It's a spectacular setting, even by Australia's breathtaking standards. Nestled in the Great Dividing Range, an hour's drive north of Sydney, lies Glenworth Valley. With its cloud-covered mountaintops, spring-fed creeks and lush, unspoiled woods and pastures, it resembles an impossibly idyllic scene from the movie Jurassic Park. More surreal was the sight of a rock festival there in late December. The two-day event, featuring more than 40 bands on five stages, proved a real success for the promoters and the 5,000 in attendance. Even an afternoon downpour on the second day failed to dampen spirits, as mud-splattered dancers moved to blues, techno and an Aussie brand of thrashing country music known as "bush punk." By nightfall, anticipation ran high at the main stage, with performances by two of Australia's top acts: Sydney singer-songwriter Alex Lloyd and Brisbane rockers Regurgitator. But it took a festival-closing set of surging, Middle Eastern-tinged rock by Canada's The Tea Party to pump up emotions to fever pitch. "The Tea Party's amazing," 16-year-old Lucas Allen shouted midway through the show. "Their power onstage is unbelievable."
Winning over audiences Down Under has become something of a habit for The Tea Party. Since its first appearance there in 1992, the trio -- singer-guitarist Jeff Martin, 30, bassist Stuart Chatwood, 30, and drummer Jeff Burrows, 31 -- has returned eight times, playing to ever-larger audiences. Two months prior to Glenworth Valley, the band headlined a 24-date tour across the country, performing to more than 30,000 people. In fact, Australia has become The Tea Party's biggest market after Canada, with each of its last four albums achieving Australian gold-level sales of 35,000 (by contrast, the band's recordings regularly surpass the Canadian platinum mark of 100,000).
The group's fifth and latest album, TRIPtych (EMI), may prove its most successful to date, spurred on by the huge success of the single Heaven Coming Down. Although the album is without a U.S. release, it has already been voted one of last year's best by Triple J, Australia's national rock radio station, and recently earned The Tea Party Juno Award nominations for single, album and band of the year (Martin, the group's leader and lyricist, received a fourth nomination as producer). Now with another single riding high in the charts, an intense reworking of Daniel Lanois's The Messenger, The Tea Party's prospects have never looked brighter.
Standing in a tent backstage at Glenworth, Martin was beaming. Looking every bit the dashing rock star in his shoulder-length hair, pencil-thin moustache and black frock coat, he spoke of how early acceptance of his group in Australia helped to offset early resistance at home. "We were criticized in Canada from the beginning for wearing our influences on our sleeves," recalled Martin. "People saw me and would say 'Jim Morrison,' or they'd hear our Middle Eastern influences and say 'Led Zeppelin.' Australians were like, 'Yeah, we hear that, but what else can you do?' They let us grow in front of their eyes." He added: "We were also very naked with our passion onstage, and Australians loved us for it."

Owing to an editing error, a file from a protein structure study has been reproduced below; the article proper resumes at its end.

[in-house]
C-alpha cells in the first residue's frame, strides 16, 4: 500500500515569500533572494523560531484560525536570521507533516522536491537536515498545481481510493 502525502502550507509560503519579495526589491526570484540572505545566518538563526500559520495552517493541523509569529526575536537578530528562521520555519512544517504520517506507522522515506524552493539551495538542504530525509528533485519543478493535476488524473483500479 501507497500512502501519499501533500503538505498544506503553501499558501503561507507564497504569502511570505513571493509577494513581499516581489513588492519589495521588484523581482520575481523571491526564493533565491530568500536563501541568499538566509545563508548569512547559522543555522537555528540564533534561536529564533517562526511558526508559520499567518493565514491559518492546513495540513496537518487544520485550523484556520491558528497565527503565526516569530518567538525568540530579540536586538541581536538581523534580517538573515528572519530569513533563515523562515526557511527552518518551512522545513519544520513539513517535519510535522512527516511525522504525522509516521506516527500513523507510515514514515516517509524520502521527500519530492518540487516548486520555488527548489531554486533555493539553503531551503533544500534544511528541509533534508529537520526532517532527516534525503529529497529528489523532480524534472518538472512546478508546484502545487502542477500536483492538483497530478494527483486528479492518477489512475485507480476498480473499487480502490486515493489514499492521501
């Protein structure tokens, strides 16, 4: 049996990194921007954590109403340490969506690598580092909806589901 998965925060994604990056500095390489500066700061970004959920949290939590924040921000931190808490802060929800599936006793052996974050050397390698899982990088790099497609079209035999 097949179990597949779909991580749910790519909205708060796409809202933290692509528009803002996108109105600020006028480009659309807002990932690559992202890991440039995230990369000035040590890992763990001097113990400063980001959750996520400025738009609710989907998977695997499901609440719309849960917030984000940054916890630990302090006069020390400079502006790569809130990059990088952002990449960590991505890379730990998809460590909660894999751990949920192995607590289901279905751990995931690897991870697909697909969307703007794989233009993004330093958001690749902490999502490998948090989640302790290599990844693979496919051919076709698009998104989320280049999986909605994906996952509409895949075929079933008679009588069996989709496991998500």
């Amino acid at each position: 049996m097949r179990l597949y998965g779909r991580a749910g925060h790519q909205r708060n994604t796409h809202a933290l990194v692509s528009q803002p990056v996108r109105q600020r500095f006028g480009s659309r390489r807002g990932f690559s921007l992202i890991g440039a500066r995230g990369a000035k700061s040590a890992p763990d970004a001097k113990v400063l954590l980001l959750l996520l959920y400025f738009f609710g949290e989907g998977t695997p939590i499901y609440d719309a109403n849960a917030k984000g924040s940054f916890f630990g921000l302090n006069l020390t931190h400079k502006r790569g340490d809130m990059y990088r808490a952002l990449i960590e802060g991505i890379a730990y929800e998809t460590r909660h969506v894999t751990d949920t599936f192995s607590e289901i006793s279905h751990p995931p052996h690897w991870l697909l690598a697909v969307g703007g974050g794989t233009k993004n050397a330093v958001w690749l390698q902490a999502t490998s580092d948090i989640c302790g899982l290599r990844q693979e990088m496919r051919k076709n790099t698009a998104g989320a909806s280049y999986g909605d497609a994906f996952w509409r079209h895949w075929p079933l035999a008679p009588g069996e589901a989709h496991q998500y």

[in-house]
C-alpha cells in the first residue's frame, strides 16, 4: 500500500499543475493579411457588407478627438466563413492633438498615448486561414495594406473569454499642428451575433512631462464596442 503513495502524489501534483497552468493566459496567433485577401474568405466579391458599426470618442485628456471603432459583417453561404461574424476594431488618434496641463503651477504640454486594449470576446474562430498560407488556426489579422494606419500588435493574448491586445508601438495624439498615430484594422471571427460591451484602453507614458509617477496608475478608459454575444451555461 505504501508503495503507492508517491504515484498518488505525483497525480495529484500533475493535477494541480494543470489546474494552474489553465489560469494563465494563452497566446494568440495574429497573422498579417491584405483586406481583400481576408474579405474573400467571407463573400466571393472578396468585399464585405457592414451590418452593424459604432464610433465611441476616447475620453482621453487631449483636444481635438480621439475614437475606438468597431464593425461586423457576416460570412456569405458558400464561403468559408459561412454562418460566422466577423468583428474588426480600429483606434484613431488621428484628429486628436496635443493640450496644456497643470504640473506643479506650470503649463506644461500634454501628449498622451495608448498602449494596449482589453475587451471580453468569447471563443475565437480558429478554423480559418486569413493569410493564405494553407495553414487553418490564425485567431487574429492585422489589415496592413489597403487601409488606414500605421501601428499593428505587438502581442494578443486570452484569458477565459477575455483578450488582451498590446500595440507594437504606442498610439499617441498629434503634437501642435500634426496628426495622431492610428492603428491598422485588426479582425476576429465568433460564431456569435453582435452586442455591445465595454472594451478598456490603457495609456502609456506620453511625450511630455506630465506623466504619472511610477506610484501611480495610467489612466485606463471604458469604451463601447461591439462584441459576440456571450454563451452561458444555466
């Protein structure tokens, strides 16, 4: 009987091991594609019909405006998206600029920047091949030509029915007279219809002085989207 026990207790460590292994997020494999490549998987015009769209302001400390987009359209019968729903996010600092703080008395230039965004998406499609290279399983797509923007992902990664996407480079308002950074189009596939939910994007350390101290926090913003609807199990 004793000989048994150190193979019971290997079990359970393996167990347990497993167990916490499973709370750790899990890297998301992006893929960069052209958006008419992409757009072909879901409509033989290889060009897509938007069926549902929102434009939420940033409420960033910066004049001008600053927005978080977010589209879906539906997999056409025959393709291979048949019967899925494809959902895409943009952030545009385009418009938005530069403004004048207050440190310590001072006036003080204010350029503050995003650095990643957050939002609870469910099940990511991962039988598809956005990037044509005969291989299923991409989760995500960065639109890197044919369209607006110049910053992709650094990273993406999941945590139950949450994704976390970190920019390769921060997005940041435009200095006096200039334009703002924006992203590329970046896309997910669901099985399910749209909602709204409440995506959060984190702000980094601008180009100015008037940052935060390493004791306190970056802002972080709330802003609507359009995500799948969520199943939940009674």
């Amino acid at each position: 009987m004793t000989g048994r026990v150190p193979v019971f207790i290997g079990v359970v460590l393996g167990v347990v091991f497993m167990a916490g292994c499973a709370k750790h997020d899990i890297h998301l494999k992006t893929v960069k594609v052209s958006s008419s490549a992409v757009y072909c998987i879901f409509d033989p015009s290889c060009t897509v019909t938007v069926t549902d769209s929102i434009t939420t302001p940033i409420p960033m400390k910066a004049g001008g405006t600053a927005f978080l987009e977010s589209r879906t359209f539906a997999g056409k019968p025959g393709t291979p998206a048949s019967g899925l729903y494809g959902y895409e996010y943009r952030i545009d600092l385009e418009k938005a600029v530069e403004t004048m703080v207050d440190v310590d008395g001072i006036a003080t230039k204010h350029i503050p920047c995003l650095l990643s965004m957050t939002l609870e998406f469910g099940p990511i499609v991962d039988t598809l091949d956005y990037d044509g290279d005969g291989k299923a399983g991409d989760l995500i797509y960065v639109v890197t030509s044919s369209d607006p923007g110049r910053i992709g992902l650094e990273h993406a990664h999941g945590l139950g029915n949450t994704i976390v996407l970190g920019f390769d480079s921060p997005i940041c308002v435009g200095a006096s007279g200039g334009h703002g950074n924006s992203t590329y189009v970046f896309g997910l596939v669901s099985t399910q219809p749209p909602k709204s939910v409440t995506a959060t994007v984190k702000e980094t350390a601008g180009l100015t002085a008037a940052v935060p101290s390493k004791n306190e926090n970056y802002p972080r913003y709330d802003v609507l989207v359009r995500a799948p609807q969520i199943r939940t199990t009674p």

The audiences Down Under also embraced The Tea Party's mystical side, which comes through in adventurous instrumentation (Egyptian oud, Iranian dombak, East Indian sitar) and Martin's meditative lyrics, which draw from authors such as Charles Baudelaire, Friedrich Nietzsche and Hermann Hesse. That transcendental mix took a decidedly dark turn with the industrial crunch of the band's last album, 1997's Transmission, which features the hedonistic anthem Temptation. "You want vice, avarice, sloth?" says Martin. "It's all there, and I lived that." Asked to explain, Martin hints at a drug-induced near-death experience. "I simply didn't wake up one day," he replied. "That's how close to the edge I went. That's all I need to say."
The Tea Party, whose name derives from the marijuana-laced poetry readings of Beat writers Jack Kerouac, Allen Ginsberg and William S. Burroughs, lightened up considerably with the more melodic, accessible TRIPtych. Martin attributes the album's happier, romantic tone to an Australian flight attendant he met on a trip back home to Canada. The band's Aussie connections were forged two years after it formed in Windsor, Ont. The group's initial manager, Michael White, contacted a Sydney booking agent, Sam Righi, who landed them several pub gigs through which the band built a following. Now managed by Toronto-based SRO (which also handles Rush and Van Halen), the group has maintained its link with Righi, who currently books the trio into large venues in Australia.
Its success there, along with Canada and Europe, has provided an alternative to the U.S. market, which The Tea Party has yet to crack. "It's not a make-or-break situation for the group," says SRO's Steve Hoffman. "They're doing just fine without that territory." Which suits Martin, who is in the process of moving back to Toronto from the Hollywood Hills (Chatwood is based in Montreal, while Burrows lives outside of Windsor). "I don't have much faith in America," he says. "Radio is too rigid, and we don't fit their formats. I'd be amazed if any U.S. record label or radio programmer could fit us in." If they did, it would be mere icing on The Tea Party's already rich cake.
Maclean's February 21st 2000